And God's Covenants
A discussion of God's
covenants with Abraham,
A Bible study from
"The fear of the Lord is the beginning of wisdom: and the knowledge of the holy is understanding. Happy is the man that findeth wisdom, and the man that getteth understanding. He that answereth a matter before he heareth it, it is folly and shame unto him."--Proverbs 9:10, 3:13, 18:13
(Page numbers are those in 64-page printed book, free on request.)
(All quotations are from King James
This article considers the Biblical expression of God's covenants and the promises which they include, particularly as they pertain to human salvation. The study includes explanations touching many Scriptures which discuss various topics within the subject. It has several goals:
Footnotes at the end of the article contain related thoughts, quotations and Scriptures pertinent to the discussion, put separately to provide the reader a more orderly flow of thought. Because everything written can be improved, either in expression, in logic, or in doctrinal content, it is realized that this is not without deficiency. But it is hoped that conclusions expressed will benefit students of Scripture interested in the subject in their continuing search for a complete understanding of God's precious, dependable Word. The Holy Scriptures require no change to make their testimony harmonious, reasonable, and true. This extensive study into many lines of Biblical evidence connected with the subject, goes forth with the prayer that its considerations will bring a blessing to all those who carefully read it, even its suggestions which all students may not now see alike.
MAN'S quest for knowledge has at all times engaged his attention. The desire to more fully understand various subjects, the reasons for things which occur, and the principles directing various actions have kept busy many human intellects. Some have occupied themselves with minor questions, while others have sought to solve immense problems. Some have dealt only with natural things that can be seen or heard, while others have endeavored to explain higher subjects: morality, life and death.
The power of thought over the lives of men is recognized by all. Some were taught from childhood concerning the control which the mind directs. Thoughts received often express themselves in actions. Actions form habits. Habits make up character. Character determines destiny. The beginning of this process, which has so widespread and enduring an influence, is in the mind. How important, therefore, that right thoughts on all subjects, particularly right thoughts about God, His purpose and His plan of action, should be received and entertained by all Christians. Thoughts of truth derived from the Bible have the power to transform and sanctify the believer, causing the divine likeness to be more and more manifest in him. The unbeliever, on the other hand, groping about in a condition of moral ignorance, appreciates not the divine likeness, and does not grow in it. How can he, being ignorant of it? It is surprising that the remnants of the divine image remaining in the hearts of various individuals have not been more marred than they are.--John 17:17, Rom. 12:2, 2 Cor. 3:3,18, 1 Cor. 1:20,21, Rom. 1:20-22, Eph. 4:17,18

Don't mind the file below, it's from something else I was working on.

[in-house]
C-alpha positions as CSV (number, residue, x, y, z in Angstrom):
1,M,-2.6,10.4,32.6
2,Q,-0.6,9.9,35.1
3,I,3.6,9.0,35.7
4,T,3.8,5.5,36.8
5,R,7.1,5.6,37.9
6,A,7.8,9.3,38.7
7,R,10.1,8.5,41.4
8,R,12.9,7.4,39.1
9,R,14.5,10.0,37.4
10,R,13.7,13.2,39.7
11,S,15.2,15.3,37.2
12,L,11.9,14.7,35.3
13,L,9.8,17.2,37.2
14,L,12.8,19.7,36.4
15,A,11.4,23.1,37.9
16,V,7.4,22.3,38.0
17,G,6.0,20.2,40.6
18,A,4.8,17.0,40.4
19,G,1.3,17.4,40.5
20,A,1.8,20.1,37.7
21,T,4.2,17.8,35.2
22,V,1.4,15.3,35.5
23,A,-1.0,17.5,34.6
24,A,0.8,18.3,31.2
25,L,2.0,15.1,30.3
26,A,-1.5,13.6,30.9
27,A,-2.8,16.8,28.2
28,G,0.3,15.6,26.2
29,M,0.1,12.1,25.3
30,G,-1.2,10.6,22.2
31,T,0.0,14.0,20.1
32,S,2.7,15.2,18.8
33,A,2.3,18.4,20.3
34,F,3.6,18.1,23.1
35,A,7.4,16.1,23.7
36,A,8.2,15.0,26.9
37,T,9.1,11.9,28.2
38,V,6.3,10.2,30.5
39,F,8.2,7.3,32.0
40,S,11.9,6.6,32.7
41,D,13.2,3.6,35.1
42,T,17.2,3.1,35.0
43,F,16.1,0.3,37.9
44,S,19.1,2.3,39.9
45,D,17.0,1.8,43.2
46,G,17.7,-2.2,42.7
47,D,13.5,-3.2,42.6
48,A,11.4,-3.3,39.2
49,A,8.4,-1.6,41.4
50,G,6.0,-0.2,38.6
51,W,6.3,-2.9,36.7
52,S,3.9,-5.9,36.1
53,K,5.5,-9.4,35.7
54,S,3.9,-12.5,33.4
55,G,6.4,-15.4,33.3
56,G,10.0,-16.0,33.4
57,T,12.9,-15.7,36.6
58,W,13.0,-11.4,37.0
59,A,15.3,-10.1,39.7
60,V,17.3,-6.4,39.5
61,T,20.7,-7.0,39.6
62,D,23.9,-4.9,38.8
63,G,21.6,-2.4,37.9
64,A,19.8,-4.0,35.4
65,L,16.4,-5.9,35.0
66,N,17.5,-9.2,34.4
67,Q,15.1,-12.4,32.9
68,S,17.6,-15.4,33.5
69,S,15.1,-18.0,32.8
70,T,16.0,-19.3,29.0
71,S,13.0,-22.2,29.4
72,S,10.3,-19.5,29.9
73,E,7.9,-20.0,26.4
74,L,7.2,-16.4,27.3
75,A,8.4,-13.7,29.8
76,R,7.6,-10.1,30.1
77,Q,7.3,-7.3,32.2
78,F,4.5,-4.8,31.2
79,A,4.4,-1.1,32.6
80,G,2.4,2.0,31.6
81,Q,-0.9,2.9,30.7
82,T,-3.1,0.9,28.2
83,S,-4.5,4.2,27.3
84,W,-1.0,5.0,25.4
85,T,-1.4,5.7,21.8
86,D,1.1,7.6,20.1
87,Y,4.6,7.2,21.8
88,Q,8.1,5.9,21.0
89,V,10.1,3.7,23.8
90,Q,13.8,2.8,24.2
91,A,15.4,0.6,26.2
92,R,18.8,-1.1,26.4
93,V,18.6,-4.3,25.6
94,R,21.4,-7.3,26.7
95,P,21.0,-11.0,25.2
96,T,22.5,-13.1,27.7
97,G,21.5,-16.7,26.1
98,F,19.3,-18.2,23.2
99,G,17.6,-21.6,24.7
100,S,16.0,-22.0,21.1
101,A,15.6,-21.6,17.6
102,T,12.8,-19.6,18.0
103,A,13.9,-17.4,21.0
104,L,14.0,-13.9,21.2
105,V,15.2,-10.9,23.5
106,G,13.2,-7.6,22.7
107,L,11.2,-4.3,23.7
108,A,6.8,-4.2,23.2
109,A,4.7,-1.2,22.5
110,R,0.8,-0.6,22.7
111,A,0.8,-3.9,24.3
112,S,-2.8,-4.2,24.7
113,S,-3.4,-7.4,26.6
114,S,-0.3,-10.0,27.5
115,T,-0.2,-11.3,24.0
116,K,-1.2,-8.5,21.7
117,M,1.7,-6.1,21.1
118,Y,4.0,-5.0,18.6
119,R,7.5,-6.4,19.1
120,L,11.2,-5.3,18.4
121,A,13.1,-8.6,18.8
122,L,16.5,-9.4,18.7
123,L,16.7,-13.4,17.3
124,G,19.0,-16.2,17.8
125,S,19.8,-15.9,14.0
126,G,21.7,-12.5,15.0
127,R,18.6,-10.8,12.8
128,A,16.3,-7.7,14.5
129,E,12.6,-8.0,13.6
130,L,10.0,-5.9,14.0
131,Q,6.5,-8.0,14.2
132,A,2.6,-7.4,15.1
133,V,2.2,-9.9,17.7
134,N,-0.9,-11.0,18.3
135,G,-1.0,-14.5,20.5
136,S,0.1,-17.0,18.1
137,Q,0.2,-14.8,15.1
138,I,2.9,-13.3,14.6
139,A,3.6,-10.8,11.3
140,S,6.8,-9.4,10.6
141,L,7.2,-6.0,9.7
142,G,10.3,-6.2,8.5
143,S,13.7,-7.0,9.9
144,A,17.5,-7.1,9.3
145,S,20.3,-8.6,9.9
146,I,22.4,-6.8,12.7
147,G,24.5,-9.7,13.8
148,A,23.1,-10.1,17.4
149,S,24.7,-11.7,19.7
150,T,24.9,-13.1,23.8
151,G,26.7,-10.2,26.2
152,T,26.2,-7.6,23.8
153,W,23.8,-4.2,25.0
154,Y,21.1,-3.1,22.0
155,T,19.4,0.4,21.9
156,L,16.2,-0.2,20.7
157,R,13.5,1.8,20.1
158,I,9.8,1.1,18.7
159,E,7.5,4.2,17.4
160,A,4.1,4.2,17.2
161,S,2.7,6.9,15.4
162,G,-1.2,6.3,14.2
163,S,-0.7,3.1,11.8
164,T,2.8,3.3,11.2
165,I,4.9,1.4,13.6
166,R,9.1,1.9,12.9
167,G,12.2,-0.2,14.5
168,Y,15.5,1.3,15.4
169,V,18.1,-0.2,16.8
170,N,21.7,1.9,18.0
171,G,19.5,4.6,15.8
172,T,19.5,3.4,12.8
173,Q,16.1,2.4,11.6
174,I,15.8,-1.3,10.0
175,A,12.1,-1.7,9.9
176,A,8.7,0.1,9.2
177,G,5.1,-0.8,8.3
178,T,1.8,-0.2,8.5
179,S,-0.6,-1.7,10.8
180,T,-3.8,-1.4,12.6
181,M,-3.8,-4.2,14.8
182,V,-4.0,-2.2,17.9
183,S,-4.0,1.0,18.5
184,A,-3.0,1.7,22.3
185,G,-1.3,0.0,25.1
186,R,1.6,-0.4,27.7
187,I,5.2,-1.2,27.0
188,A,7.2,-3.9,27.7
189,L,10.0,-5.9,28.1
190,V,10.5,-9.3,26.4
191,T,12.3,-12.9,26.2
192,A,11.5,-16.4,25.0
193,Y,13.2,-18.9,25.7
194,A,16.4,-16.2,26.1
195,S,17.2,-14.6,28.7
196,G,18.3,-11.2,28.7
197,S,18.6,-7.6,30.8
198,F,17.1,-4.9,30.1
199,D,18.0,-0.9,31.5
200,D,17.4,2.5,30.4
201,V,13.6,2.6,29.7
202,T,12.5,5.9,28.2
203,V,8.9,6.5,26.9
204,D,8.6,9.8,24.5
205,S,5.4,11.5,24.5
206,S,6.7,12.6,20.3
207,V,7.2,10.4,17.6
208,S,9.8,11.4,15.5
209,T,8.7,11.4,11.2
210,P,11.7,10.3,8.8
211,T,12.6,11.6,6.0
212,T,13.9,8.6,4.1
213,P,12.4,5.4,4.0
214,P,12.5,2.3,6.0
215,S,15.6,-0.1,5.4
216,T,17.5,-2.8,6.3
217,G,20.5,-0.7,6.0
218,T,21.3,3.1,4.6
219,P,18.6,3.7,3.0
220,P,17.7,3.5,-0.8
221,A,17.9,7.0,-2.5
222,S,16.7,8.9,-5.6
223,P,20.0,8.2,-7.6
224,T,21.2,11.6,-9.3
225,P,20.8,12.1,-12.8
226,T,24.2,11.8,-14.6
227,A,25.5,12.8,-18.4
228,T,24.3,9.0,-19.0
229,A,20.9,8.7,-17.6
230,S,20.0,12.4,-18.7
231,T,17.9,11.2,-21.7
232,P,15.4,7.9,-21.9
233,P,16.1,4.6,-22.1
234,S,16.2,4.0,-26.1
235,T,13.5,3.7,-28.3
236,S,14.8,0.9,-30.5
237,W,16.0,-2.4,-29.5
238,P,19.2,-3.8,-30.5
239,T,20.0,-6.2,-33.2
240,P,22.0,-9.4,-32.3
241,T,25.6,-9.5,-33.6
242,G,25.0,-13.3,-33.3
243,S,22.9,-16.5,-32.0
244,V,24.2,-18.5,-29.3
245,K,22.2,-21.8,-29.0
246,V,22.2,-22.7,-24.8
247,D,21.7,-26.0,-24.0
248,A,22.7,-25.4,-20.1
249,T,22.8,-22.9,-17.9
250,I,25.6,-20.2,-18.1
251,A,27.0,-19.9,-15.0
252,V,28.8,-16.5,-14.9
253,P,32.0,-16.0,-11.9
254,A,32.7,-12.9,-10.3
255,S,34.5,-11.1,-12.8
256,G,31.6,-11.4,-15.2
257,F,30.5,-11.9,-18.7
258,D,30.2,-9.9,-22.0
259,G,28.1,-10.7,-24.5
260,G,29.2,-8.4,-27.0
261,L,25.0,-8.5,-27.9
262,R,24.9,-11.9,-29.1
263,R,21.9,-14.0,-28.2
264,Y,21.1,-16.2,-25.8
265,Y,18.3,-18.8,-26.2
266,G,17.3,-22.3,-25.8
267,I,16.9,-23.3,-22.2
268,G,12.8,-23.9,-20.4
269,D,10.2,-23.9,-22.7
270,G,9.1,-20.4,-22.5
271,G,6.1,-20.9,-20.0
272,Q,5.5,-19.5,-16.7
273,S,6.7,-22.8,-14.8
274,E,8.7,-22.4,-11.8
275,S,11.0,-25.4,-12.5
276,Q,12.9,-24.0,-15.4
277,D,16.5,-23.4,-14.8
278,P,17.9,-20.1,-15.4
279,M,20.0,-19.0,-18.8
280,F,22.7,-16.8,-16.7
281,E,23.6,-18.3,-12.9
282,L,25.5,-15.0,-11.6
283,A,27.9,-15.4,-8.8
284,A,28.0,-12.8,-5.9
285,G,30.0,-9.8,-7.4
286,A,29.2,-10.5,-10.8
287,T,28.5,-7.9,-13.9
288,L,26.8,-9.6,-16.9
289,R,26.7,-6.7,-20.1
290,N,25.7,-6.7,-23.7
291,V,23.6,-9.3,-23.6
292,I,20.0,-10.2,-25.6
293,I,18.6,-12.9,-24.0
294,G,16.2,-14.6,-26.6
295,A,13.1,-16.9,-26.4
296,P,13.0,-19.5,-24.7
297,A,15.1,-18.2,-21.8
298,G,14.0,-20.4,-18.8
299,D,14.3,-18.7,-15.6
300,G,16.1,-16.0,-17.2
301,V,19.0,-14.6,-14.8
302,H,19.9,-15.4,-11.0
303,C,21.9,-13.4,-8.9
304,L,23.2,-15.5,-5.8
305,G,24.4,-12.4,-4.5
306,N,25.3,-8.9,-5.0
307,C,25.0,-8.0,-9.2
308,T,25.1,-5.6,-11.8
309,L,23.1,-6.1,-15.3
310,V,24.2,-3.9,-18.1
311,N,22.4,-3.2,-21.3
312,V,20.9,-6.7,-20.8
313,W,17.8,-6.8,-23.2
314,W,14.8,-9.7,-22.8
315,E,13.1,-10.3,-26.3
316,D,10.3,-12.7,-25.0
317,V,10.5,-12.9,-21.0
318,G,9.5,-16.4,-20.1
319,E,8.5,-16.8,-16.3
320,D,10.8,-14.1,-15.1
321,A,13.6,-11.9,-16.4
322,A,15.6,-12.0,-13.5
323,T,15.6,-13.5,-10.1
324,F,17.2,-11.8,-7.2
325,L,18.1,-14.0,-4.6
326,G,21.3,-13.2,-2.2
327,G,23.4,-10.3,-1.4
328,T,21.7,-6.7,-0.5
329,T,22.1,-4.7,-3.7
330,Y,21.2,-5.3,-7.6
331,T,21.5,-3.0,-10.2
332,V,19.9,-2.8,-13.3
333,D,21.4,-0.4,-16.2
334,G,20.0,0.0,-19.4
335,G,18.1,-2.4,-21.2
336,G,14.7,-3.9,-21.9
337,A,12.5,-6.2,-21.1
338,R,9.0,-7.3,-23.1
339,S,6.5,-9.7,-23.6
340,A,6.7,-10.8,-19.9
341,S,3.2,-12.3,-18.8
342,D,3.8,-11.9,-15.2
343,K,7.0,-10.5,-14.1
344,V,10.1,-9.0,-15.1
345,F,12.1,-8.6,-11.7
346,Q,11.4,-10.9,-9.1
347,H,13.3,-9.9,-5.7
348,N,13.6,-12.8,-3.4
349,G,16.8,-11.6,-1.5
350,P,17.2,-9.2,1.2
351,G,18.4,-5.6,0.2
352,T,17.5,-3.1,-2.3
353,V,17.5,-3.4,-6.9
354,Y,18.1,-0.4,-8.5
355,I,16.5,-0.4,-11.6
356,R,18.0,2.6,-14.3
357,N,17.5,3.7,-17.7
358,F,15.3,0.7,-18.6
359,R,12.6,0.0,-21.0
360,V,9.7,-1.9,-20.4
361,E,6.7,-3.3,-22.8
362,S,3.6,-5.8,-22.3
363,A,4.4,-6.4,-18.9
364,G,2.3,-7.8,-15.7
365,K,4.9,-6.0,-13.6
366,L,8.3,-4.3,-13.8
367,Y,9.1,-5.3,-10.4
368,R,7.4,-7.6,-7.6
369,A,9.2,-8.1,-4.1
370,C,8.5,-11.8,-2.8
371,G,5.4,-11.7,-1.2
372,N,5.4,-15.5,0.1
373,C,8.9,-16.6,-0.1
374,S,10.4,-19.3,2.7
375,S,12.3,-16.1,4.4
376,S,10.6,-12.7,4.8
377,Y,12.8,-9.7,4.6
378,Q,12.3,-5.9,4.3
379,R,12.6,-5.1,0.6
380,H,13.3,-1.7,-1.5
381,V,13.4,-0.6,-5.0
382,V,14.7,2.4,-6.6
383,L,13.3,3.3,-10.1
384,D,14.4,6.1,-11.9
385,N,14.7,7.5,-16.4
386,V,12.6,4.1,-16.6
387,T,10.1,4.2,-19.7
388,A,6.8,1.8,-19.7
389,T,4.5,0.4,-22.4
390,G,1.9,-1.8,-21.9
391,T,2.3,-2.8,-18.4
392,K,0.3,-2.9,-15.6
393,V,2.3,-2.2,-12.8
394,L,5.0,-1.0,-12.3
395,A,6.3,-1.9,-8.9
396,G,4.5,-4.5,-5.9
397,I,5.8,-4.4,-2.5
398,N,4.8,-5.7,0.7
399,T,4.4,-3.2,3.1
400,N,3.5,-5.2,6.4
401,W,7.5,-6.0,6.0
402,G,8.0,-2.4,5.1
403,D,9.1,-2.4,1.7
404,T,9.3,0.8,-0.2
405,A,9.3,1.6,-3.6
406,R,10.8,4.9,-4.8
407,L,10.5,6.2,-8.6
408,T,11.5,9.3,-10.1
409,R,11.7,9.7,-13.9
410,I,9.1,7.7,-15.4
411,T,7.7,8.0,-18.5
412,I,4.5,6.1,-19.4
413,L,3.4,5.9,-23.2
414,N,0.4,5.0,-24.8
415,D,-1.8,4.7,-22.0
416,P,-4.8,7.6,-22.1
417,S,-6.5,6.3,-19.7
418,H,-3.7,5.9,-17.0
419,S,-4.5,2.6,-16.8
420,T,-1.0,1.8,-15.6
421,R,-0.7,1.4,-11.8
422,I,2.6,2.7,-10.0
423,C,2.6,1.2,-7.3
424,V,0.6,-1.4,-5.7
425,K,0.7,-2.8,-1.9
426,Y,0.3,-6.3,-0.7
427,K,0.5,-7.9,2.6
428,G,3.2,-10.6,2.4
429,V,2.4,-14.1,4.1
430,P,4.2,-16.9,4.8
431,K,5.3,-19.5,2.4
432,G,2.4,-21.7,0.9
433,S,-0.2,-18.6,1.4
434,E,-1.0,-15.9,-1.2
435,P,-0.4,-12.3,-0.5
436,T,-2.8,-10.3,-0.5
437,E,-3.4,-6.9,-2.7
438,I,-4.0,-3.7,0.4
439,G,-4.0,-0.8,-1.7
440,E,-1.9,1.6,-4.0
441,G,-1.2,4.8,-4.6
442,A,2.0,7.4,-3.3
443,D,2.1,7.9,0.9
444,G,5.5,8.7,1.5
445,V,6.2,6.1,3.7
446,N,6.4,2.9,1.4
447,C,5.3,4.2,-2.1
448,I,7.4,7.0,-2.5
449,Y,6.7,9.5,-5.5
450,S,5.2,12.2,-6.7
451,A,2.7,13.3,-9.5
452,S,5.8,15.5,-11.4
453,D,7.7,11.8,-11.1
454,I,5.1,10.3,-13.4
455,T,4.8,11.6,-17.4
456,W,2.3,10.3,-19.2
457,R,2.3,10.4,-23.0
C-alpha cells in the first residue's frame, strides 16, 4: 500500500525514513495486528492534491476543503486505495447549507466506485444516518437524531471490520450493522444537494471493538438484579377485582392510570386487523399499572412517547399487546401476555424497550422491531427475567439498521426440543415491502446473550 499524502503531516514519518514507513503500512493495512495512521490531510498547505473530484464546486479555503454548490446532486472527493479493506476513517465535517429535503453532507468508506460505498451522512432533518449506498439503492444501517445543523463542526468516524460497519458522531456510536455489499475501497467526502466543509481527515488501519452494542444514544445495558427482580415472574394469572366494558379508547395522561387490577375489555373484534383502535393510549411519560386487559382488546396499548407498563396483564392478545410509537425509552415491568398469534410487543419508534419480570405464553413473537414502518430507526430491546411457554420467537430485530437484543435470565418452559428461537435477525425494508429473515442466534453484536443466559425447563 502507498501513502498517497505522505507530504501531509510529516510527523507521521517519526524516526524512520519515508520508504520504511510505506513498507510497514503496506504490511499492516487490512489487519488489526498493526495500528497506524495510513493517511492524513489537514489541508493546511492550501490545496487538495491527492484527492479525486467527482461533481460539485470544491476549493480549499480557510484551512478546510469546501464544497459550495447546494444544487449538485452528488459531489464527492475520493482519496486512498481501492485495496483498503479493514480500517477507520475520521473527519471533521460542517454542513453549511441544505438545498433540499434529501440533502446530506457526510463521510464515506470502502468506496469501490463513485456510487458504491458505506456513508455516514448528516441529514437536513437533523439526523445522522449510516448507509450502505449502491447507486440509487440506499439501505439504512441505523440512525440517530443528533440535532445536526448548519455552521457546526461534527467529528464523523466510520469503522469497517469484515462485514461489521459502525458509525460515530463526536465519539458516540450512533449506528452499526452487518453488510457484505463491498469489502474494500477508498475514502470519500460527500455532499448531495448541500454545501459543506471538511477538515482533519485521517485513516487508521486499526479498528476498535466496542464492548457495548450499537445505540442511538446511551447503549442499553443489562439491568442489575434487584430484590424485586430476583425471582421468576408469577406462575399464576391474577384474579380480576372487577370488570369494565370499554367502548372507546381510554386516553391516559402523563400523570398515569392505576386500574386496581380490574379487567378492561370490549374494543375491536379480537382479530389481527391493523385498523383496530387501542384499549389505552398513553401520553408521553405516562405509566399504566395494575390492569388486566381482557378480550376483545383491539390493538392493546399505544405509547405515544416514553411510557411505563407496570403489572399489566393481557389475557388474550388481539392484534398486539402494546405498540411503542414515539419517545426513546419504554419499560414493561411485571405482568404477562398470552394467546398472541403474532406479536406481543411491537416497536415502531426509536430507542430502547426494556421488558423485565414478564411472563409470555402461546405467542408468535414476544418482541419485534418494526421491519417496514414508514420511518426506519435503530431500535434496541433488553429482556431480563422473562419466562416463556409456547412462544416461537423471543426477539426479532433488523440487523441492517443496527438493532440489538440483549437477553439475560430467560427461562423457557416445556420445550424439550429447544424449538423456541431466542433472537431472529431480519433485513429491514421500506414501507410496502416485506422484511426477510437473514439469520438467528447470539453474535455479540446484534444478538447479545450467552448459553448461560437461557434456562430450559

The subject of salvation and God's covenants is worthy of attentive consideration by everyone because it affects their eternal interests and the divine program in respect to them. The result of such investigation, when conducted in a reasonable manner with submission to the holy spirit and the divine word, cannot be other than beneficial to him who seeks with the key of knowledge to unlock the treasures of wisdom.
All who accept Bible testimony recognize the necessity for salvation, and the fact that God has provided a way for men to obtain it--through His Son, our Lord Jesus Christ. All of Adam's descendants were involved by him in sin and death. The wisest and best of the race have made laws and suggested remedies, but have been unable to eradicate the disease of sin or hinder its result. Nevertheless, the remedy has been arranged for by God, and eventually sin is to be eradicated, and death destroyed by Him who by the grace of God tasted death for every man. (1 Cor. 15:26, Heb. 2:9) The opportunity to gain not only freedom from sin but also everlasting life is to be presented to every child of Adam, and only those who wilfully oppose the Lord after they have been enlightened will be destroyed in the second death.--John 1:9, Rev. 20:9, 21:8, 20:14